Is there a reason why we are used to write the CLT as $\sqrt{n}(\overline{X}_n-\mu)\stackrel{d}{\rightarrow}N(0,\sigma^2)$ and not as $\overline{X}_n\stackrel{d}{\rightarrow}N(\mu, \frac{\sigma^2}{n})$?

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    $\begingroup$ Because second is not true. Read this: stats.stackexchange.com/a/194331/90473 $\endgroup$
    – Neeraj
    Commented Jan 12, 2019 at 9:21
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    $\begingroup$ Have a look at the Wikipedia article on CLT>Remarks>Proof of classical CLT. At the bottom you will find exactly this writing $\endgroup$ Commented Jan 12, 2019 at 9:30
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    $\begingroup$ Opinions will differ on this, but I would consider the latter statement a legitimate abuse of notation. It is not formally correct, but it is a more useful intuitive statement of the CLT, and the underlying meaning of the statement seems to me to be obvious. Others will object to this statement, but I find it useful. $\endgroup$
    – Ben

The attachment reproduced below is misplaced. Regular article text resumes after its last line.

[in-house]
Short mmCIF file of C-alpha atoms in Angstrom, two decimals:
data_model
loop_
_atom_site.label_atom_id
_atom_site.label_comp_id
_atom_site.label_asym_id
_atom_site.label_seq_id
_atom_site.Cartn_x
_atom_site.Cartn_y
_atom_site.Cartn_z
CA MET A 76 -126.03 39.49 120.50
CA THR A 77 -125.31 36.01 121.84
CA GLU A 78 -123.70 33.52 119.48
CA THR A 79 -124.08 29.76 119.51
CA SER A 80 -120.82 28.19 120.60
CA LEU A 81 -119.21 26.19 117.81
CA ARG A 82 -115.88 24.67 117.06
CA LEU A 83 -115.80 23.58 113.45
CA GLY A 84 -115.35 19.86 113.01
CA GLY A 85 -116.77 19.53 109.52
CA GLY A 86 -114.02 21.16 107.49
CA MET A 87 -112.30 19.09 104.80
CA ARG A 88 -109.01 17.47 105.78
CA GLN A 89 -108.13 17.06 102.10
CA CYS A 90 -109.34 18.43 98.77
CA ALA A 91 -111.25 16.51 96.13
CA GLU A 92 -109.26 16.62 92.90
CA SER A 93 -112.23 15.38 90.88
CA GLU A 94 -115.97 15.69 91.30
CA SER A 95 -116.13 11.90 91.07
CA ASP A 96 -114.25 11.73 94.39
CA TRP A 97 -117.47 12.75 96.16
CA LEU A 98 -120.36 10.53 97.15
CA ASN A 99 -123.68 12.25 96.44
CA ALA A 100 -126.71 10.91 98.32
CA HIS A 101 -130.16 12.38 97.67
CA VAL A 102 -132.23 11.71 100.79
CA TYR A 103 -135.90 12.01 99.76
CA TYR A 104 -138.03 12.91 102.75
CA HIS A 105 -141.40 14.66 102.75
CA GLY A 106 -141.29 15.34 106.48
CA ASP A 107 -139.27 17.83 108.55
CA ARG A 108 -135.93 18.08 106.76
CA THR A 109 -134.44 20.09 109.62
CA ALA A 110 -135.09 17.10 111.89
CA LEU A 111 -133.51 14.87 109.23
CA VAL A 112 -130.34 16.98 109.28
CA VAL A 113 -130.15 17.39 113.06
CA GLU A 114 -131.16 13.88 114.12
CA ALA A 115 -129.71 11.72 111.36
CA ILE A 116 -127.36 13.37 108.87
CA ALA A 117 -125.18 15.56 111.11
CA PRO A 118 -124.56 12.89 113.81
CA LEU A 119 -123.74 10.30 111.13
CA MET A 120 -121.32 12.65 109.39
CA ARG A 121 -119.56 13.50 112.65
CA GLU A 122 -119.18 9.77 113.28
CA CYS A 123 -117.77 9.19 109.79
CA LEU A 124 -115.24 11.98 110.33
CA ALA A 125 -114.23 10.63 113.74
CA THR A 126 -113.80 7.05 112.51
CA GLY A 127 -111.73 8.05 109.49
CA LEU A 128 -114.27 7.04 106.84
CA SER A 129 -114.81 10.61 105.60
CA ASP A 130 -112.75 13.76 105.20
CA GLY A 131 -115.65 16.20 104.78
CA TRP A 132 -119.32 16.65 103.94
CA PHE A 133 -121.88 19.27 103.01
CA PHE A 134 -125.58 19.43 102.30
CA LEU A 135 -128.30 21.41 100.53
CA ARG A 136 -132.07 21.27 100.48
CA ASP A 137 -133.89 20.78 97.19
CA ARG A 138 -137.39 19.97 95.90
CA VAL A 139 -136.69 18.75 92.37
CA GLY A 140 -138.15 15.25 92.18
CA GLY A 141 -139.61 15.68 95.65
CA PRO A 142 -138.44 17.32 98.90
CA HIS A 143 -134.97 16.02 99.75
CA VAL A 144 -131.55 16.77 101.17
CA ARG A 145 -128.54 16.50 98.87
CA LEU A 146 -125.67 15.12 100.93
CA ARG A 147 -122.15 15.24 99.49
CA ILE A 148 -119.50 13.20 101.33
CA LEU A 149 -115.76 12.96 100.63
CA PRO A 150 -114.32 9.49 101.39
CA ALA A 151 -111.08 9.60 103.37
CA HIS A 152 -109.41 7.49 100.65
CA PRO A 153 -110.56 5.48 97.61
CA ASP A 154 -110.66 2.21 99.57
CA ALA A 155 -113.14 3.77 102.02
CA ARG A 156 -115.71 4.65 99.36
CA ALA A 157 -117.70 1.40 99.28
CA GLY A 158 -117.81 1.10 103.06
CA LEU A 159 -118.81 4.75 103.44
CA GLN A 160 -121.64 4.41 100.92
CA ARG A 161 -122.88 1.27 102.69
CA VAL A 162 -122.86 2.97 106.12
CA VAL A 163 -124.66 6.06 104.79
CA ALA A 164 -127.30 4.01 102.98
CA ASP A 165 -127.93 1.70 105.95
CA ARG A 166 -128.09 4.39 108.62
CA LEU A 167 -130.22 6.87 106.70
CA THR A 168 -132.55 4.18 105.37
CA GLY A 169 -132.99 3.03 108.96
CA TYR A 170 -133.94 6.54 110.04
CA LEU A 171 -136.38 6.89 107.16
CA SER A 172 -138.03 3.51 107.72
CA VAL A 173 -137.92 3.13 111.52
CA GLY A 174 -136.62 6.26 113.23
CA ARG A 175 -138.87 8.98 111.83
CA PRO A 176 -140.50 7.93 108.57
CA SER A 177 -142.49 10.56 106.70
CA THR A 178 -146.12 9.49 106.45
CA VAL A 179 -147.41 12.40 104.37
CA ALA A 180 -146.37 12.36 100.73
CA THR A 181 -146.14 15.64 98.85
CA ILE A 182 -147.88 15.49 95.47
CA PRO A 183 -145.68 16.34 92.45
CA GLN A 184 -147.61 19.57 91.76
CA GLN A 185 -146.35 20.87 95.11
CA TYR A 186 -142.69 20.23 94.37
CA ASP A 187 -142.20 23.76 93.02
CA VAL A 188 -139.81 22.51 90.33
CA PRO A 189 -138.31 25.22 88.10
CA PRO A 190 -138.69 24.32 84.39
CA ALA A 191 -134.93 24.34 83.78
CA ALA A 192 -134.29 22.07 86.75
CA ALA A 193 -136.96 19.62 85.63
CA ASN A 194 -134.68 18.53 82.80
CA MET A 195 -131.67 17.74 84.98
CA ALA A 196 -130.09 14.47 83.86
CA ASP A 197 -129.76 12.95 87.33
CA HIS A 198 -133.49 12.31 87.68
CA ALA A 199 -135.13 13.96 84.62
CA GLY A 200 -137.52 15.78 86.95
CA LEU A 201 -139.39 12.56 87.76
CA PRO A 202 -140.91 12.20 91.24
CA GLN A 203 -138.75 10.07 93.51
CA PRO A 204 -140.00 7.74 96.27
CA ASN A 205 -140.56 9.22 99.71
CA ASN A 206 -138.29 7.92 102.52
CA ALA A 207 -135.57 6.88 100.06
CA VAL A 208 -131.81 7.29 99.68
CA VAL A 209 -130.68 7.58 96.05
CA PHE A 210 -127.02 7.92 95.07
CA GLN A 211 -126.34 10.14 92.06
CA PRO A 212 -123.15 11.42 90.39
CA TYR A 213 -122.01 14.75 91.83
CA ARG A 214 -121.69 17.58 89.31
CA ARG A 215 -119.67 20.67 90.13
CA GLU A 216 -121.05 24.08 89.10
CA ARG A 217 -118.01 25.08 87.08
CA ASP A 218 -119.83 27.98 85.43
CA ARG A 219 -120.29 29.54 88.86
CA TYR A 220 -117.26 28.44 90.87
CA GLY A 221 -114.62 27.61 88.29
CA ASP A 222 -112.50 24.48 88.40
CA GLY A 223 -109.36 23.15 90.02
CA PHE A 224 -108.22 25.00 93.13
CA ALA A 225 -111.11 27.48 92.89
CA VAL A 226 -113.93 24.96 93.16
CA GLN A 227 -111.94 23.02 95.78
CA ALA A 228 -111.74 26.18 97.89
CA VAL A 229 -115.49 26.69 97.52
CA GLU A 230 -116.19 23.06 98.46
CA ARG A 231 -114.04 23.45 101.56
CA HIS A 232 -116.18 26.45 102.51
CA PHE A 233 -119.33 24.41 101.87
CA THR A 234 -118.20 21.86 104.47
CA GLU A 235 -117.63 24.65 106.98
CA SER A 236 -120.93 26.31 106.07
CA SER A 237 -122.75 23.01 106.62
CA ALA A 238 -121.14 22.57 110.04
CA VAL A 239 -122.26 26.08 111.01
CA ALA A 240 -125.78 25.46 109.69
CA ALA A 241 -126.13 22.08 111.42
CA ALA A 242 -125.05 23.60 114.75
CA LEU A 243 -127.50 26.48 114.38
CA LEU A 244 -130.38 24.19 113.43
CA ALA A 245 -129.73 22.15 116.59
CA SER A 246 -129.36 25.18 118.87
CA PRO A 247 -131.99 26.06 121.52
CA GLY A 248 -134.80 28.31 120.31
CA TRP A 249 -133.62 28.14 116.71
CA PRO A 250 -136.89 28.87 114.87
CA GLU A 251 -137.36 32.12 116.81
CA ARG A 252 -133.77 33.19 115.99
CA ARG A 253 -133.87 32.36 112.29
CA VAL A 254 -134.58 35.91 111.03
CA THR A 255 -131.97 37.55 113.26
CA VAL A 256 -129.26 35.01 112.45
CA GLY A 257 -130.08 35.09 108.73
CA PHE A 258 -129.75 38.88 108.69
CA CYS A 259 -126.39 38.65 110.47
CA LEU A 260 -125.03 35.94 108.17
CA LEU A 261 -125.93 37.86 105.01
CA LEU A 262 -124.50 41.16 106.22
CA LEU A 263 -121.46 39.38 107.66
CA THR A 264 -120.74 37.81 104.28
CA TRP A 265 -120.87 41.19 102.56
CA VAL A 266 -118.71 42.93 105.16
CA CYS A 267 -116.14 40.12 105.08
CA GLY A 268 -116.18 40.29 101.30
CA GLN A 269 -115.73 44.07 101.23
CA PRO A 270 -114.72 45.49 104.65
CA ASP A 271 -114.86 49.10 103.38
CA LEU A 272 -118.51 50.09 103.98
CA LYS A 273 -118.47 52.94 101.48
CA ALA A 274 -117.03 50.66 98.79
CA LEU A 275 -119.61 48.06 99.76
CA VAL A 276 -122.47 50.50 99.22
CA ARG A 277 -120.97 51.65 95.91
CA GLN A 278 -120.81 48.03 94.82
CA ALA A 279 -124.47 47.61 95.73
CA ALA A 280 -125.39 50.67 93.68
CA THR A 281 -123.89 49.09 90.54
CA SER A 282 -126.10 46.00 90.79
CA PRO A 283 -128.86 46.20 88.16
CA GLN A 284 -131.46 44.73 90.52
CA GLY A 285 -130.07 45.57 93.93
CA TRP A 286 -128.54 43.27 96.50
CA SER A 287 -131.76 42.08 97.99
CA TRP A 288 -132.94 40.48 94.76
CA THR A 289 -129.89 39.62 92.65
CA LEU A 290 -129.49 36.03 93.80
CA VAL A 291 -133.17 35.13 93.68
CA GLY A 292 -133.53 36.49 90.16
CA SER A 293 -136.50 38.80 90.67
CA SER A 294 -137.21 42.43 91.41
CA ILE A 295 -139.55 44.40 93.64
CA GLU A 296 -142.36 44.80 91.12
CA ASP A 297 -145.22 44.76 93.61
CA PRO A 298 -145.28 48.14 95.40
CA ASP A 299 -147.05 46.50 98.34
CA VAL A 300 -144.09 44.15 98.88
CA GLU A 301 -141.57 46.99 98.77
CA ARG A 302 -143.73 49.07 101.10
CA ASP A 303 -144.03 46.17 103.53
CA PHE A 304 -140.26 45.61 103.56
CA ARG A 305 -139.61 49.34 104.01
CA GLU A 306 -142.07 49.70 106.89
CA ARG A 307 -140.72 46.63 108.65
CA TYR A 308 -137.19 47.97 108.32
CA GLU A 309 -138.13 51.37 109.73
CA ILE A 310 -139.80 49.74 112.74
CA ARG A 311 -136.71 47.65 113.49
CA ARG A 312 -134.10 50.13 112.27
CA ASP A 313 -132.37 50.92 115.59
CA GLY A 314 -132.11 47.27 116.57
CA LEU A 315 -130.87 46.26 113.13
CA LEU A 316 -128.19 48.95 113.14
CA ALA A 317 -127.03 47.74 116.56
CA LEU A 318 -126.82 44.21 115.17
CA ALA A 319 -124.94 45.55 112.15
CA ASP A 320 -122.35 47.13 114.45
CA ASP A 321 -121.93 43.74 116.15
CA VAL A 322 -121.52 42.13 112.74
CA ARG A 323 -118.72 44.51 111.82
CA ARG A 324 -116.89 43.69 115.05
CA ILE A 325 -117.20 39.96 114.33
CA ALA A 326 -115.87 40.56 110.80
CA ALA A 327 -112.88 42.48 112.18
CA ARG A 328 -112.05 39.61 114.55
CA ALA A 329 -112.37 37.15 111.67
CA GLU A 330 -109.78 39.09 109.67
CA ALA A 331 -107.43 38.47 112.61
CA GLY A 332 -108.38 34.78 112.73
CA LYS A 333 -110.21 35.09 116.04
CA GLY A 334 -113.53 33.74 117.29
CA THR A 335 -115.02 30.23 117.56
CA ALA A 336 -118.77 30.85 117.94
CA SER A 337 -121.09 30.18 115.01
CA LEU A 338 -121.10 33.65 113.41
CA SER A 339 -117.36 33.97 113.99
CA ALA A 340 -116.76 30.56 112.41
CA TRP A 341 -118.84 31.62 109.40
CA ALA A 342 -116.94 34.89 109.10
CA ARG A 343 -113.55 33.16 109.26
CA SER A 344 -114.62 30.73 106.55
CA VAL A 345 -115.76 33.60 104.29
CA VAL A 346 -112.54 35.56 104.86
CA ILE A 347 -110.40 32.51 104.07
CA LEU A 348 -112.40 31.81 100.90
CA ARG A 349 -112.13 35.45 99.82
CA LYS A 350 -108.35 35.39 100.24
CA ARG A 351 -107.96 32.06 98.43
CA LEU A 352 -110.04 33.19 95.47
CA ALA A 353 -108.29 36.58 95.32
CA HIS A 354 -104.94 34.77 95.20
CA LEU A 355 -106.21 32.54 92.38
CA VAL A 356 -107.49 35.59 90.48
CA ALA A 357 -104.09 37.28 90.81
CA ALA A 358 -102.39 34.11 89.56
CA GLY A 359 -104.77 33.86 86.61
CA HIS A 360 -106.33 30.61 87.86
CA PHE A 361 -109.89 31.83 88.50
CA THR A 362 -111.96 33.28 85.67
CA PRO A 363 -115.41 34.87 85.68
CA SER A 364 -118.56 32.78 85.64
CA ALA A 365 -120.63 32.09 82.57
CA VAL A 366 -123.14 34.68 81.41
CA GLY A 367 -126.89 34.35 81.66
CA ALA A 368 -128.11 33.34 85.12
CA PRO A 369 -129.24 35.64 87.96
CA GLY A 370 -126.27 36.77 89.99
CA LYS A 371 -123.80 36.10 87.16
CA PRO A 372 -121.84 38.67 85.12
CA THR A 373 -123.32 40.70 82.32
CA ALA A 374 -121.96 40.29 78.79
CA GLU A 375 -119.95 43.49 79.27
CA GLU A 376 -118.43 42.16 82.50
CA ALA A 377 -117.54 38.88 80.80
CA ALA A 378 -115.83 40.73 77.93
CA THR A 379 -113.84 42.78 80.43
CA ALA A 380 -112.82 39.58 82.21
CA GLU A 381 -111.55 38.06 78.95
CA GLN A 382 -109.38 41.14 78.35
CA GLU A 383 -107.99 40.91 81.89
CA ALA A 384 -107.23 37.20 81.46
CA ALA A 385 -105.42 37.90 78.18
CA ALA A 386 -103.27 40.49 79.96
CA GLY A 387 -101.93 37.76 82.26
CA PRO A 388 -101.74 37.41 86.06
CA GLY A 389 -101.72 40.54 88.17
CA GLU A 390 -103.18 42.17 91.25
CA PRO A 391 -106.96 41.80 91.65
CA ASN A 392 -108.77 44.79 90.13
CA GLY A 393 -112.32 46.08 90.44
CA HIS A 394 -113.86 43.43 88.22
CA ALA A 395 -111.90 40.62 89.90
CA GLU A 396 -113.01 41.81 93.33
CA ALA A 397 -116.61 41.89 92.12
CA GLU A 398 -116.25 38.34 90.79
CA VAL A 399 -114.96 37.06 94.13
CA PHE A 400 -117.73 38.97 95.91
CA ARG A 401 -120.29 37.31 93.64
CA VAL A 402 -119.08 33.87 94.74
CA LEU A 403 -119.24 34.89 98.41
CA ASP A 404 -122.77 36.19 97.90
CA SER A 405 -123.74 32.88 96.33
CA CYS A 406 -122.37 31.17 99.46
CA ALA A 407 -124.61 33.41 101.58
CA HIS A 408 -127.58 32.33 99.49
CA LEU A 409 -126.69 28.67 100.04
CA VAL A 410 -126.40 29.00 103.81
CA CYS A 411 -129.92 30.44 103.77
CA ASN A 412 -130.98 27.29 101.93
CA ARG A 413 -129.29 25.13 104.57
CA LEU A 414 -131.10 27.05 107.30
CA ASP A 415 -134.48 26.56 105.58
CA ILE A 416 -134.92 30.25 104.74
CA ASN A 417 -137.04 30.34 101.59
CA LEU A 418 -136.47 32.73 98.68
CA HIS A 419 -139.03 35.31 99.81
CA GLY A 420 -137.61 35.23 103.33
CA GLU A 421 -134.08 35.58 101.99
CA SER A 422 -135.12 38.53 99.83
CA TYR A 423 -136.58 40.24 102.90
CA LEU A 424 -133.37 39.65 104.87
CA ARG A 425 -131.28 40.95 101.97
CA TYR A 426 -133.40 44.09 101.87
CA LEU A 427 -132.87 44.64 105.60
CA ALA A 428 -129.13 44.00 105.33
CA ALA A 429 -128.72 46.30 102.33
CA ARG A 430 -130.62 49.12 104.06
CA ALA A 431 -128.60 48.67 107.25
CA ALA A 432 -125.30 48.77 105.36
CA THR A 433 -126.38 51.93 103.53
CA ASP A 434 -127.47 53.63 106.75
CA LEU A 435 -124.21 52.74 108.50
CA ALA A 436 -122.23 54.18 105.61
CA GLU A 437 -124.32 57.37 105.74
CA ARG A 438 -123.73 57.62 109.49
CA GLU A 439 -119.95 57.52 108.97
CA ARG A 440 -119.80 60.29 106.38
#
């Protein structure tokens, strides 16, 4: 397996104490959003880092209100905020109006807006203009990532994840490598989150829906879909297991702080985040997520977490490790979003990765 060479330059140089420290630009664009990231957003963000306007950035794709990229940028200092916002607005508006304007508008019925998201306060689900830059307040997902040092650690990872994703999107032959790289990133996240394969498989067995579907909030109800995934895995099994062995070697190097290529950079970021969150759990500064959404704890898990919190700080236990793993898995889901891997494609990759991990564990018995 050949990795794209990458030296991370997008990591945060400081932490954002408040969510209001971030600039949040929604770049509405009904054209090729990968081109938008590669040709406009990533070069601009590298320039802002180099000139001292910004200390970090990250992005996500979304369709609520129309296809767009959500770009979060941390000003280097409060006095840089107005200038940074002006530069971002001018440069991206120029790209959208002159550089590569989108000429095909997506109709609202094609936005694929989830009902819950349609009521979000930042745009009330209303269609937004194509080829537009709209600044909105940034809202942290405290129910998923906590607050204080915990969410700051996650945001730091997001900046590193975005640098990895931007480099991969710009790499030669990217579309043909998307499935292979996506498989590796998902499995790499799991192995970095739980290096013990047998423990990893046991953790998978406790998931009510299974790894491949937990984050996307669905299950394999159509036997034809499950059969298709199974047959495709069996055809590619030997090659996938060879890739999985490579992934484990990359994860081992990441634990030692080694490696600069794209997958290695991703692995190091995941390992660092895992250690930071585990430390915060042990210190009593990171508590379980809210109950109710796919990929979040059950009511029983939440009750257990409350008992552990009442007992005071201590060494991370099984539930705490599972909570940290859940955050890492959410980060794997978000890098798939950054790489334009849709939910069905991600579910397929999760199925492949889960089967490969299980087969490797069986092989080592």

Commented Jan 12, 2019 at 9:34
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    $\begingroup$ Simply because the term on the right hand side is the limit as $n$ goes to $\infty$ and therefore cannot depend on $n$. $\endgroup$
    – Xi'an
    Commented Jan 12, 2019 at 10:32

1 Answer 1


The notation $\stackrel{d}{\rightarrow}$ in the CLT is shorthand for the formal limit statement:

$$\lim_{n \rightarrow \infty} \mathbb{P} \Big( \sqrt{n} (\bar{X}_n - \mu) \leqslant t \Big) = \Phi(t | 0, \sigma^2).$$

You will notice that the formal statement is a limit statement in $n$ and so all of the values of $n$ are on the left-hand-side of the equation. On the right-hand-side this value does not appear, since the limit operation removes it. The latter statement in your question is generally considered an acceptable shorthand, but it is a slight abuse of notation with respect this formal limit statement, since $n$ appears in the right-hand-side of the limiting symbol. So the reason it is not commonly used is that, formally speaking, the limit of a function taken with respect to $n$ cannot itself be a function of $n$.

  • $\begingroup$ Would it be correct then to state that the latter statement is wrong as statement of CLT but nevertheless a true property of $\overline{X}_n$, for example using the continuos mapping theorem and the first CLT statement $\stackrel{d}{\rightarrow}N(0,\sigma^2)$ ? $\endgroup$ Commented Jan 12, 2019 at 9:49
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    $\begingroup$ No. It is formally a false statement, and therefore not a true property of $\bar{X}_n$. Arguably it may be interpreted as an abuse of notation for the above formal property. $\endgroup$
    – Ben
    Commented Jan 12, 2019 at 9:51

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